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Verbs in time clauses and 'if' clauses

Level: beginner

Verbs in time clauses and conditionals usually follow the same patterns as in other clauses but there are some differences when we:

  • talk about the future
  • make hypotheses.

Talking about the future

In time clauses with words like when, after and until, we often use present tense forms to talk about the future:

I'll come home when I finish work.
You must wait here until your father comes.
They are coming after they have had dinner.

In conditional clauses with words like if, unless, even if, we often use present tense forms to talk about the future:

We won't be able to go out if it is raining.
I will come tomorrow unless I have to look after the children.
Even if Barcelona lose tomorrow, they will still be champions.

We do not normally use will in time clauses and conditional clauses:

I'll come home when I finish work. (NOT will finish work)
We won't be able to go out if it rains. (NOT will rain)
It will be nice to see Peter when he gets home. (NOT will get home)
You must wait here until you father comes. (NOT will come)

but we can use will if it means want to or be willing to:

I will be very happy if you will come to my party.
We should finish the job early if George will help us.

Future time and conditional clauses 1

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Future time and conditional clauses 2

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Level: intermediate

Making hypotheses

Some conditional clauses are like hypotheses, so we use past tense forms.

We use past tense forms to talk about something that does not happen or is not happening in the present:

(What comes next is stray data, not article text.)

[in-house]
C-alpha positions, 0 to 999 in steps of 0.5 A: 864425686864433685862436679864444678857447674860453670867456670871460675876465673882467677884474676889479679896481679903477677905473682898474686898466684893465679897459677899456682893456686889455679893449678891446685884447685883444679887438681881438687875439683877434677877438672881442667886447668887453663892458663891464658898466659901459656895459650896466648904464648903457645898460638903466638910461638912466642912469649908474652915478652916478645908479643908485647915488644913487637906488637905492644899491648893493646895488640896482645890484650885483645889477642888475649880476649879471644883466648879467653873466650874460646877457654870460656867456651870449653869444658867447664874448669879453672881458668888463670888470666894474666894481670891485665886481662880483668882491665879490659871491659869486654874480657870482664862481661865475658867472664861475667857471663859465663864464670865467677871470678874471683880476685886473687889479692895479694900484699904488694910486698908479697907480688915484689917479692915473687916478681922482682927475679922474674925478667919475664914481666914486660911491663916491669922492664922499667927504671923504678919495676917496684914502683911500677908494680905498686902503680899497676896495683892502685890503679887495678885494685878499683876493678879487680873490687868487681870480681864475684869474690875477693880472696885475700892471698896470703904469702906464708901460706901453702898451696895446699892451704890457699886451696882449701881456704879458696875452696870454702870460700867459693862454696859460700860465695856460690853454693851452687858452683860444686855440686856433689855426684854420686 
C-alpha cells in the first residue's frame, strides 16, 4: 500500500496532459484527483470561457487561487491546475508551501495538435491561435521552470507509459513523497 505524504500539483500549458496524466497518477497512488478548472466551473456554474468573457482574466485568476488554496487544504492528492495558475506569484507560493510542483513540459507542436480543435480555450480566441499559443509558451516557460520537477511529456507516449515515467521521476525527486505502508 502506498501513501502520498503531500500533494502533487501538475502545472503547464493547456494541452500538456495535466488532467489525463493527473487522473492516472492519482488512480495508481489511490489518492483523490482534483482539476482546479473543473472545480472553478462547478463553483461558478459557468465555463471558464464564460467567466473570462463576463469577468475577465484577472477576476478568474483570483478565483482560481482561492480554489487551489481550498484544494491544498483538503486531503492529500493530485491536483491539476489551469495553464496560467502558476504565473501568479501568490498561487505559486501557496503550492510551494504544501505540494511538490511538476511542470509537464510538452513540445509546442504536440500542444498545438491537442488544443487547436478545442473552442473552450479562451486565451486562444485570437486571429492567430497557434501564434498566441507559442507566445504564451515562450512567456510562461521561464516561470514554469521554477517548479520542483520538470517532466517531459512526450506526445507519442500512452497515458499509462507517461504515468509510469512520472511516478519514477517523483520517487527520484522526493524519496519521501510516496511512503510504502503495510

He could get a new job if he really tried.
        (= He cannot get a job because he has not tried.)
If Jack was playing, they would probably win.
        (= Jack is not playing so they will probably not win.)
If I had his address, I could write to him.
        (= I do not have his address so I cannot write to him.)

We use past tense forms to talk about something that we believe or know will not happen in the future:

We would go by train if it wasn't so expensive.
       (= We will not go by train because it is too expensive.)
I would look after the children for you at the weekend if I was at home.
       (= I cannot look after the children because I will not be at home.)

We use past tense forms to make suggestions about what might happen in the future:

If he came tomorrow, we could borrow his car.
If we invited John, Mary would bring Angela.

After I/he/she/it, we can use were instead of was:

If Jack was/were playing, they would probably win.
We would go by train if it wasn't/weren’t so expensive.
I would look after the children for you at the weekend if I was/were at home.

We use the past perfect to talk about something which did not happen in the past:

If you had seen him, you could have spoken to him.
        (= You did not see him so you could not speak to him.)
You could have stayed with us if you had come to London.
        (= You could not stay with us because you did not come to London.)
If we hadn't spent all our money, we could take a holiday.
        (= We have spent all our money so we cannot take a holiday.)
If I had got the job, we would be living in Paris.